• Ken

      Strange the same people, neo conservatives, who think Obama is evil are also willing to give him an unlimited military budget.

      • Dave G.

        Consistency as opposed to expediency.

  • Elmwood

    Truth is, there may never be a “just war” given the collateral damage and evils associated with modern warfare. Given the fact that our recent Popes have explicitly said “no war”, it is unacceptable that so many prominent American Catholics are eager to use force rather than dialogue to settle conflicts.

    I remember in my Air Force days, they gave us a book on war by Carl von Clausewitz where upon it was drilled into our heads that “war is the continuation of politics by other means“. This is hardly a Catholic justification of war.

    • JM1001

      Truth is, there may never be a “just war” given the collateral damage and evils associated with modern warfare.

      Whenever the topic of “just war” comes up, this is the thought that most occupies my mind.

    • Mariana Baca

      I think people oversimplify the concept of just war. You don’t declare a whole war a “just war”. There is the intention to go to war, that can be just, and within that the acts of war can be just. Just like sex must happen within a marriage to be licit, also the acts within the marriage must be licit, too.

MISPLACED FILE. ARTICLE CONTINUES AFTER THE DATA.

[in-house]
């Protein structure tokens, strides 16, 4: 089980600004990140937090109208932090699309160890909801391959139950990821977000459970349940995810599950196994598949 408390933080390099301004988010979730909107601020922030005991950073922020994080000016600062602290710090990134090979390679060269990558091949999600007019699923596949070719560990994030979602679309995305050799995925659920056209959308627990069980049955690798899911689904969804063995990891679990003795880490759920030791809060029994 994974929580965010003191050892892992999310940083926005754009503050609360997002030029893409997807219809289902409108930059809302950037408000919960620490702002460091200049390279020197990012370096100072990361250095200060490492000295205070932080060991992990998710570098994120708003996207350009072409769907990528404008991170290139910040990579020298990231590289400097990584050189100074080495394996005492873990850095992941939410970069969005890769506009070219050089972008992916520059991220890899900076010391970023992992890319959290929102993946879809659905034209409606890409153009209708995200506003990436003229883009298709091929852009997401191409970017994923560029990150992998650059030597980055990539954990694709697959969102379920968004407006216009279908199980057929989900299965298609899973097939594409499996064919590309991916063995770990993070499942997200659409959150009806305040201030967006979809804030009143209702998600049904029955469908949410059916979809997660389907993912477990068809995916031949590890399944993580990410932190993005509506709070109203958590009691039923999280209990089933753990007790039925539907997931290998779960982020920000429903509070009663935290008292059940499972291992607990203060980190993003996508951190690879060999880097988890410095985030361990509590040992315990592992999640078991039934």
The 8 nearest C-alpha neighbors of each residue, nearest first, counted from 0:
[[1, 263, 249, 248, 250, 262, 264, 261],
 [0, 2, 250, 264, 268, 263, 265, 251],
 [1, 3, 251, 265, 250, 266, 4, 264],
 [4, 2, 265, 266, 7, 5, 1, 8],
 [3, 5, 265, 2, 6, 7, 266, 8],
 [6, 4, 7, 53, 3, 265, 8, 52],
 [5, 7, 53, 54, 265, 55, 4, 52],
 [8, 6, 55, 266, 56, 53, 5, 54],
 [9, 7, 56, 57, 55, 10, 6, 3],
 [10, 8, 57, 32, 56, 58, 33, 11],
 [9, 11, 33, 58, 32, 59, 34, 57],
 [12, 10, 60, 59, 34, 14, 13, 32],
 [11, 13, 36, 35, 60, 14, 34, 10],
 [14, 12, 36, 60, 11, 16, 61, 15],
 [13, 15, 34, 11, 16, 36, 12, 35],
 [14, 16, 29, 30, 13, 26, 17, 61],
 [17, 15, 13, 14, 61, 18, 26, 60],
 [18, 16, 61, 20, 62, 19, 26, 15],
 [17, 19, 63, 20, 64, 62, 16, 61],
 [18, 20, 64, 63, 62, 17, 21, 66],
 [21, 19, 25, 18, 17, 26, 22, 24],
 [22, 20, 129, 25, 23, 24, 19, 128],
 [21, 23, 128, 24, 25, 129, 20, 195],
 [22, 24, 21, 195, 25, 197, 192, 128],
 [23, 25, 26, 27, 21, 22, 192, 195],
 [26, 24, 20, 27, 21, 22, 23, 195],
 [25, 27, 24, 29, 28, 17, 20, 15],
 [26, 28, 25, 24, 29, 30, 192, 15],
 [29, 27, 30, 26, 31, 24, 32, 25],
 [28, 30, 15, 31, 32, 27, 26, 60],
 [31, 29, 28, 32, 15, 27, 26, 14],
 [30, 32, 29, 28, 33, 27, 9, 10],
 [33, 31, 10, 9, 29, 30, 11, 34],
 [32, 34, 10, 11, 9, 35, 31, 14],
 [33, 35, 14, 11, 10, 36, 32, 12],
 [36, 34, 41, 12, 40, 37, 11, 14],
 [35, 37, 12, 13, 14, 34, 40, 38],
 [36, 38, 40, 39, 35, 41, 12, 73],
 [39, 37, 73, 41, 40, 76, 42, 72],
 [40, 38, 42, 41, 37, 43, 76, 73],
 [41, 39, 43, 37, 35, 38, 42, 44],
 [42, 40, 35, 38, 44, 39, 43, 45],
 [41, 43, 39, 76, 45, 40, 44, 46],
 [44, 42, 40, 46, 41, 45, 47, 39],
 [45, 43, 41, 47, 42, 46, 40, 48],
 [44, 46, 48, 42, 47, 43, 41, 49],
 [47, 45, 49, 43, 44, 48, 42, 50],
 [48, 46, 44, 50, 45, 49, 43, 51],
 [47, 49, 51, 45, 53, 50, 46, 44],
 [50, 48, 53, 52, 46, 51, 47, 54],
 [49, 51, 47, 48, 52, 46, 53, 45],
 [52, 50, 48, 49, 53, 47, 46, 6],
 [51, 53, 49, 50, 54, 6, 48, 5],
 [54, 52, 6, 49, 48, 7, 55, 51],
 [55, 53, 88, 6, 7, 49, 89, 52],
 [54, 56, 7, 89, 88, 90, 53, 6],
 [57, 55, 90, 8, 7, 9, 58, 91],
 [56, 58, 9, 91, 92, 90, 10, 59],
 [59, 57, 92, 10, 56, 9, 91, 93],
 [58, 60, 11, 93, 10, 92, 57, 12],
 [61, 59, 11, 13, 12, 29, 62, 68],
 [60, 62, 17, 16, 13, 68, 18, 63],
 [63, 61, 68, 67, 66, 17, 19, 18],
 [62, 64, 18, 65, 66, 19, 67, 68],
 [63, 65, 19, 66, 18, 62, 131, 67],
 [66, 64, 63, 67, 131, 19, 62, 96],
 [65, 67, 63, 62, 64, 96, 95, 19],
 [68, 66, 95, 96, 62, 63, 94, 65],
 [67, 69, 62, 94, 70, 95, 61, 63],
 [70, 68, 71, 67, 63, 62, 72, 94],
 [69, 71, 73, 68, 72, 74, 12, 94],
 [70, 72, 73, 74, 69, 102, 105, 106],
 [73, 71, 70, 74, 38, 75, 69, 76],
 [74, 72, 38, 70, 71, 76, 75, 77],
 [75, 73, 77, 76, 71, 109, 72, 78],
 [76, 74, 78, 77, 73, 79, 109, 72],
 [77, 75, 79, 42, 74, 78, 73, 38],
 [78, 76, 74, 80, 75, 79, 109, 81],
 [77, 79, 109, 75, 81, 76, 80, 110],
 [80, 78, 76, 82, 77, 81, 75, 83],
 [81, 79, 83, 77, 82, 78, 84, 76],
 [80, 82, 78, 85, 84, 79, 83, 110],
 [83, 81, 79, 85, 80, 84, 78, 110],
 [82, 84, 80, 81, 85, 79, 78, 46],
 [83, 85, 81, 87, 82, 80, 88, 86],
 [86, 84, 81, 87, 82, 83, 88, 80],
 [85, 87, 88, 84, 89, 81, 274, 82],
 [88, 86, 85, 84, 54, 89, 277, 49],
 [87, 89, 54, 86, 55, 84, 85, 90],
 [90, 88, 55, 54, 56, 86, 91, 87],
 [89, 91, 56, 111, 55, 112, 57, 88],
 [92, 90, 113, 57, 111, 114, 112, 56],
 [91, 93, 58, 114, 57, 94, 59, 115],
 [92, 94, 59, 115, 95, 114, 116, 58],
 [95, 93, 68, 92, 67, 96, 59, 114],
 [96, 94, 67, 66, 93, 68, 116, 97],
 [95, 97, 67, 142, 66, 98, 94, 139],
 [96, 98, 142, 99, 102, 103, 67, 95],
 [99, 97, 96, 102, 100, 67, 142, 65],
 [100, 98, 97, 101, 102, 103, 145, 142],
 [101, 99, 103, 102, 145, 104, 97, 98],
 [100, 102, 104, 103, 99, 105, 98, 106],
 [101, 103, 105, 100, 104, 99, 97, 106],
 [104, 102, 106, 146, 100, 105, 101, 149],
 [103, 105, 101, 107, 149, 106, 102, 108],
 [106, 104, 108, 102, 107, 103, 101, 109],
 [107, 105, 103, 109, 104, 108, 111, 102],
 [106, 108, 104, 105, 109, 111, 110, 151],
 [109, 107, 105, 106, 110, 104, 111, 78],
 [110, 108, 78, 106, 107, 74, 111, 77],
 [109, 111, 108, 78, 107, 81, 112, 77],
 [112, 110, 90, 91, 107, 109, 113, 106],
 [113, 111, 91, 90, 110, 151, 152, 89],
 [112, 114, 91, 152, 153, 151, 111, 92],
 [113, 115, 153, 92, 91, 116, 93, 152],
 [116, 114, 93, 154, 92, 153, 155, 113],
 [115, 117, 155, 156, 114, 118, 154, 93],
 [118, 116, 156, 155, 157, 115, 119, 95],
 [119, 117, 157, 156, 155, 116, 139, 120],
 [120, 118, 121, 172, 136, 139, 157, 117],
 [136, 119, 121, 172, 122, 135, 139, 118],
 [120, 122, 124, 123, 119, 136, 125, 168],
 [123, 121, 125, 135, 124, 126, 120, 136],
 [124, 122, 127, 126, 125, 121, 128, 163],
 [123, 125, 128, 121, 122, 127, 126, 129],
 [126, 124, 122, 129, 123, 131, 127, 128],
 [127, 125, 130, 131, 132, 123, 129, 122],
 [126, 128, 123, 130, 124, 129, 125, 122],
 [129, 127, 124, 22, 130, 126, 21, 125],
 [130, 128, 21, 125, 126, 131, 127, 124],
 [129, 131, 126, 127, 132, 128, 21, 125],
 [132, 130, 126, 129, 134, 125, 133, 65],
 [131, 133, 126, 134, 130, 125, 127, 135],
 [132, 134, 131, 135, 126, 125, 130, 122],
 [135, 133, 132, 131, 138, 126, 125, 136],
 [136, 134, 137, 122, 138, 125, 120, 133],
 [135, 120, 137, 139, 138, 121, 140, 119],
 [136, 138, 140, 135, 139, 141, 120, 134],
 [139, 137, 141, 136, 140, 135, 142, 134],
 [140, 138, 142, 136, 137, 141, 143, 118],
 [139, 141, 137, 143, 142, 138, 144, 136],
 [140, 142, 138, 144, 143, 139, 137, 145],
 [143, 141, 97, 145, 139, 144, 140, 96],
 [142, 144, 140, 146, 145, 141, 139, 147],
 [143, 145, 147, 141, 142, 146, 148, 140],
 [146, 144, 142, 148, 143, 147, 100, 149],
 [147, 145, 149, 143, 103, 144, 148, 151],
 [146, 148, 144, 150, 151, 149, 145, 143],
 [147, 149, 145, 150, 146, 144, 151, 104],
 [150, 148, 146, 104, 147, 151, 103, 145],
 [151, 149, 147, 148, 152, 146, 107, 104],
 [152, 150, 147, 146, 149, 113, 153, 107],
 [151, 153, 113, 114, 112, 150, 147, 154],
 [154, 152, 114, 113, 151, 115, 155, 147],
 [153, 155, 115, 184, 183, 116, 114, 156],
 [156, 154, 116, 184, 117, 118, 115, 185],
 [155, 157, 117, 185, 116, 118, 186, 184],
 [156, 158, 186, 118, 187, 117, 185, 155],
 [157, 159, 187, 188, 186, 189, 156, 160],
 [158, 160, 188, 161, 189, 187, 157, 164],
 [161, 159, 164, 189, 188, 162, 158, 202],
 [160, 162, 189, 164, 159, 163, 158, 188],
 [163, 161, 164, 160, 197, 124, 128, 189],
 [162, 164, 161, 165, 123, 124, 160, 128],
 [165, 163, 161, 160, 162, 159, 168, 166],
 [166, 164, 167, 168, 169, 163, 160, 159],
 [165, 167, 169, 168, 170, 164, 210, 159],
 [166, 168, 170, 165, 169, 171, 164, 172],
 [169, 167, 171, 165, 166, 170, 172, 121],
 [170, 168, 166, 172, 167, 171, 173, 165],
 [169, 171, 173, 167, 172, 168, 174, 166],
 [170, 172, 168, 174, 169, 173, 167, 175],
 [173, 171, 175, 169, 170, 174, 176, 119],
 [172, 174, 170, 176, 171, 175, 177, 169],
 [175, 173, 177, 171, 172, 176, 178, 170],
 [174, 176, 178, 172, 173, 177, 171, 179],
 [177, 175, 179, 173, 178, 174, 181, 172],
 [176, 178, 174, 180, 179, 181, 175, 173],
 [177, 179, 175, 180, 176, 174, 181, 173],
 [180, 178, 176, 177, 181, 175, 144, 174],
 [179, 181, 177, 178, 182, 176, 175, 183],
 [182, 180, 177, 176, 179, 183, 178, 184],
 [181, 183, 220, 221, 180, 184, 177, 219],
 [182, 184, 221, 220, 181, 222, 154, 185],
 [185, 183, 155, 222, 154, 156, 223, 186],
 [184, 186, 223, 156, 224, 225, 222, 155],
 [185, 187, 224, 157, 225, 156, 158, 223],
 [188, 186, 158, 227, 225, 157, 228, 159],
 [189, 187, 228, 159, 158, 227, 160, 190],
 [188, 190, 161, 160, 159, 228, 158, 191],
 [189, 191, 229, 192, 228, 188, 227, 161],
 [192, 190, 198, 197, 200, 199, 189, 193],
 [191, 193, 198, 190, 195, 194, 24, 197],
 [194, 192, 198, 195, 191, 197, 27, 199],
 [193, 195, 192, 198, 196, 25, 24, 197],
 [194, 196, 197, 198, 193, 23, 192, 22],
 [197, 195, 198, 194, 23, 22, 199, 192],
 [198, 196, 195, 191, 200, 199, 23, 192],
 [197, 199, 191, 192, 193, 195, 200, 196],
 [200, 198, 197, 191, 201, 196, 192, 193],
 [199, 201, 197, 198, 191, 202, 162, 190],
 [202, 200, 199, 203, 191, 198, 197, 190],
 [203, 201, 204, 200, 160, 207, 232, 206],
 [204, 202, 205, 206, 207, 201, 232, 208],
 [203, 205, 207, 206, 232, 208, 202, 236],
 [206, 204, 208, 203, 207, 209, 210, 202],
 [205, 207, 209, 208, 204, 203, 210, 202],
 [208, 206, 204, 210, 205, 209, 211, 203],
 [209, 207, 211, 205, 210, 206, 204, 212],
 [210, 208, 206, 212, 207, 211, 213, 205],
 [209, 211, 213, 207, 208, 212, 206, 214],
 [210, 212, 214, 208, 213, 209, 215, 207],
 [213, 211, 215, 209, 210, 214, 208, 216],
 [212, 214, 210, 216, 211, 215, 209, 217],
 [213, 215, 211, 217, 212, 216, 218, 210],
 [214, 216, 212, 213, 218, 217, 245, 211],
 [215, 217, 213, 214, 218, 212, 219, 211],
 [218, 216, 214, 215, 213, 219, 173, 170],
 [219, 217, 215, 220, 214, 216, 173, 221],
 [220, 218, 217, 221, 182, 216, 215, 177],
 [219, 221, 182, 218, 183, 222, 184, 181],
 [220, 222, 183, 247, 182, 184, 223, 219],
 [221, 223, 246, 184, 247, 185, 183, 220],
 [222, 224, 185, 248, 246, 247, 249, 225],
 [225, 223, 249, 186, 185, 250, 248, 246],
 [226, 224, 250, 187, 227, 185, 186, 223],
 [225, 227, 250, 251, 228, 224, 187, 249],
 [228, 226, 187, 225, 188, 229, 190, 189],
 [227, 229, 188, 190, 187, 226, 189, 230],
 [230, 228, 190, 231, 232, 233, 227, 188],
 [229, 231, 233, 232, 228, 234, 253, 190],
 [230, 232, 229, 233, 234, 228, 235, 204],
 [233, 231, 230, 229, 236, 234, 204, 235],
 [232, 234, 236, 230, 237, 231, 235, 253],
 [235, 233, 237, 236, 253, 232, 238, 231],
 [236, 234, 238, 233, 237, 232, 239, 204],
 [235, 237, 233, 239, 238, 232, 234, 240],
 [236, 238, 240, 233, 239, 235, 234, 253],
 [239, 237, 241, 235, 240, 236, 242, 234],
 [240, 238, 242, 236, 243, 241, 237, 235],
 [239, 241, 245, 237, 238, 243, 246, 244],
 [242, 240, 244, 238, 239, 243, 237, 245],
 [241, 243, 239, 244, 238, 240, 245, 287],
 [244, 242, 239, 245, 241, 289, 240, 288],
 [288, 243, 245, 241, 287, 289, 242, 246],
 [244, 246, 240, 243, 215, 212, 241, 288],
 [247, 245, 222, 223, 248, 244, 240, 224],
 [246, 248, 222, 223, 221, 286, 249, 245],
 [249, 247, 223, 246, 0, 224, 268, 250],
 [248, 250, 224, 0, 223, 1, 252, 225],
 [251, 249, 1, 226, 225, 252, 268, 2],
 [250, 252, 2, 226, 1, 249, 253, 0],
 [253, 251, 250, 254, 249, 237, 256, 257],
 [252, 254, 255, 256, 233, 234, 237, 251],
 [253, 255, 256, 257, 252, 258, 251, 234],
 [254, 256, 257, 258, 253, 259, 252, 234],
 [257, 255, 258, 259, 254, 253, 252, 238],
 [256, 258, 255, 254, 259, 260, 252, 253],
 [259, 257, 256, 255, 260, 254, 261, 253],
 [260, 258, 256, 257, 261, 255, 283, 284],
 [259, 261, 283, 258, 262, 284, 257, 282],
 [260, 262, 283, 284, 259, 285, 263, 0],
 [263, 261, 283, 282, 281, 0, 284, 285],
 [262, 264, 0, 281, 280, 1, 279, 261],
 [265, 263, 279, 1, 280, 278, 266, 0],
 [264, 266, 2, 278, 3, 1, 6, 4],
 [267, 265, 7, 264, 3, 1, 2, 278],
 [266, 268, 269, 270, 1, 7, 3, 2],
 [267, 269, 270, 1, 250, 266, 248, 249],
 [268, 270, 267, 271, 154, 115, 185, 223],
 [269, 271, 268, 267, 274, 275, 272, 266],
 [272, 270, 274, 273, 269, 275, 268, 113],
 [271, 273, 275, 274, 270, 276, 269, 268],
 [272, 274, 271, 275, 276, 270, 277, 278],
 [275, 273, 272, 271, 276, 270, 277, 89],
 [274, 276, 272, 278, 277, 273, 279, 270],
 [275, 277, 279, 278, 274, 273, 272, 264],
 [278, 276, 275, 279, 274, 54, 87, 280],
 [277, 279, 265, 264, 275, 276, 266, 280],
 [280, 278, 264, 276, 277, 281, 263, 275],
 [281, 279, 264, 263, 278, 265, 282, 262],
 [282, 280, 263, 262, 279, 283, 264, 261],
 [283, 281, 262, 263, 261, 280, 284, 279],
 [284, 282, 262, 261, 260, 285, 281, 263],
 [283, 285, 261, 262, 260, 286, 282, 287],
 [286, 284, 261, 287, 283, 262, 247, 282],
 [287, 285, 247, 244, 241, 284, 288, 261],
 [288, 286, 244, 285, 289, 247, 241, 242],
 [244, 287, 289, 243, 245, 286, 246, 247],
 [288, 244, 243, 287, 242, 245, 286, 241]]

I would argue there have been lots of wars where the intention was just. One can hardly argue that the British did not have the right to defend themselves against the Nazis. But even within a war, both sides can take actions that are not just or are just. With modern war, it is more difficult, so more wars should be avoided. “Going to war” as a preemptive action pretty much goes against the main tenants of just war.

  • http://commonsensecatholicism.blogspot.com/ Kevin Tierney

    I don’t have a dog in this fight, but these kinds of thinkers are the ones who have savaged traditionalists for quite some time. So hopefully more people wake up to realize that Weigel and friends have done immense harm to the credibility of the Catholic Church, while fattening their pockets and hitting the cocktail and lecture circuts.

    These kind of guys are the real danger: A Magesterium of the Magesterium, using their positions of respect and authority to give us the “real” meaning of Catholic teaching, even if it has as much to do with it as night does with day.